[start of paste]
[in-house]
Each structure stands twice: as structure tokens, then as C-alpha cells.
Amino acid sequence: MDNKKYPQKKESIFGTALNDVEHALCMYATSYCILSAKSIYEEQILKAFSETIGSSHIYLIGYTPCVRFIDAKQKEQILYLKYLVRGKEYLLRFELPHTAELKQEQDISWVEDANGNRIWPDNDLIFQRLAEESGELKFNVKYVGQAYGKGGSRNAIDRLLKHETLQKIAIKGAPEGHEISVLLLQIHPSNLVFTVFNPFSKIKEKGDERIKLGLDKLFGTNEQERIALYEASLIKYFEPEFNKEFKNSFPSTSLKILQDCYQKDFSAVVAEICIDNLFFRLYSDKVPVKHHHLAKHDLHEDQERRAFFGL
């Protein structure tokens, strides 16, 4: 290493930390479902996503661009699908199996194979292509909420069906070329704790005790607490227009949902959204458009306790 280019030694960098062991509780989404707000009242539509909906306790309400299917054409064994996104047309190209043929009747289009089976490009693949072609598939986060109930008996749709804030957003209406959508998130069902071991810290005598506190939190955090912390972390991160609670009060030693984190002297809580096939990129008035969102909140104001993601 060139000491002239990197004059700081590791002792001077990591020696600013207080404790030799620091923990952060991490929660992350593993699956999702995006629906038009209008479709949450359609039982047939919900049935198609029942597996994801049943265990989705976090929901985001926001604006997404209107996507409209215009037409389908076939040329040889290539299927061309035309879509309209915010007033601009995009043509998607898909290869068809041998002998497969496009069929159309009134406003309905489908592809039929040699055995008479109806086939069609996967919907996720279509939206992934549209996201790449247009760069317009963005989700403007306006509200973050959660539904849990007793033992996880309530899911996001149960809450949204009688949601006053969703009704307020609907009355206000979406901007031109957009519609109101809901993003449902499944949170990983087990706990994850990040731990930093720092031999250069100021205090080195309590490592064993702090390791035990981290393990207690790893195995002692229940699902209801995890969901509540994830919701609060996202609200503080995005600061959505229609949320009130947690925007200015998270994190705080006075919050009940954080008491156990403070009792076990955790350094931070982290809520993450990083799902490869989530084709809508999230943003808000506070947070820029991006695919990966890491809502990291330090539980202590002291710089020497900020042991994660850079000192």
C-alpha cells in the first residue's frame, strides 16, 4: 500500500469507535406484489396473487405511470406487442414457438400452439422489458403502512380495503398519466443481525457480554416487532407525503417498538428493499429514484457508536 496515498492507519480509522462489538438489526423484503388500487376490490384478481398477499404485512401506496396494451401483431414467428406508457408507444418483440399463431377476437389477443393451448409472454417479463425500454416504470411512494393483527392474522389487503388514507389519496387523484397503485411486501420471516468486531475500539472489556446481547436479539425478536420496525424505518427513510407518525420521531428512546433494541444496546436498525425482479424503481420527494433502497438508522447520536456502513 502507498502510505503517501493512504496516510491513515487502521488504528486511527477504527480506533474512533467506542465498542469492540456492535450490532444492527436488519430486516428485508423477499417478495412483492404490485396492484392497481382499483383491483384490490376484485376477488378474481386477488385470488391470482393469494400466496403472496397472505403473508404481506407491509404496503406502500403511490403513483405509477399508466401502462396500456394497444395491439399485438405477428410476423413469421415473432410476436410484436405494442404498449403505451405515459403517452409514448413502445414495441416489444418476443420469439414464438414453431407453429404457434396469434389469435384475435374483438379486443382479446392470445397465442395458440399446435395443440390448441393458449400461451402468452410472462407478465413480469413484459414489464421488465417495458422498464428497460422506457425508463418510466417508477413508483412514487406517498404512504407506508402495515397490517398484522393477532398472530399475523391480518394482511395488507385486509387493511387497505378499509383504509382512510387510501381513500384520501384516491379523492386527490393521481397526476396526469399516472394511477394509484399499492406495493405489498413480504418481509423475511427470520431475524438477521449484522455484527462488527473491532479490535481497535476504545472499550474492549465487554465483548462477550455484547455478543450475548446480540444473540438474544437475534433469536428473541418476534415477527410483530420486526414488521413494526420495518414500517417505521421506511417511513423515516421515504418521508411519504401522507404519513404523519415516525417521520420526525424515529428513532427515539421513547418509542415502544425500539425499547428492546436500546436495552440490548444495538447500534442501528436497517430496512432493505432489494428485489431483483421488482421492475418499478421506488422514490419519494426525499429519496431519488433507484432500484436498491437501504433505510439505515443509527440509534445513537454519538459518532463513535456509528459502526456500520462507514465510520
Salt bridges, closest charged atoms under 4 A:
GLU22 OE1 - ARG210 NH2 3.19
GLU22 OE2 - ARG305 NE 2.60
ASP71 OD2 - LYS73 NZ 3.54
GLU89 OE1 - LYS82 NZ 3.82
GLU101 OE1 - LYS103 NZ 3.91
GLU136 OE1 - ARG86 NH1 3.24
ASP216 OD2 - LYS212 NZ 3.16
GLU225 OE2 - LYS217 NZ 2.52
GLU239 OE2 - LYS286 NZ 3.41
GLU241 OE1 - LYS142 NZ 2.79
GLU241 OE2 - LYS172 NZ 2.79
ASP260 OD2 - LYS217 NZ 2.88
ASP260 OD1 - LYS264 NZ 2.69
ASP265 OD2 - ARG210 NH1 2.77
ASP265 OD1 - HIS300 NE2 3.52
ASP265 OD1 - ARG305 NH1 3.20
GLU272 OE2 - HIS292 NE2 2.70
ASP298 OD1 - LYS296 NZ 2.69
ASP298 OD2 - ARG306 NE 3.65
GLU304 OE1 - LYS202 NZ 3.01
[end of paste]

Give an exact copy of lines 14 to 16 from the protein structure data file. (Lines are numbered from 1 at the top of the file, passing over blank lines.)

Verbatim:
GLU225 OE2 - LYS217 NZ 2.52
GLU239 OE2 - LYS286 NZ 3.41
GLU241 OE1 - LYS142 NZ 2.79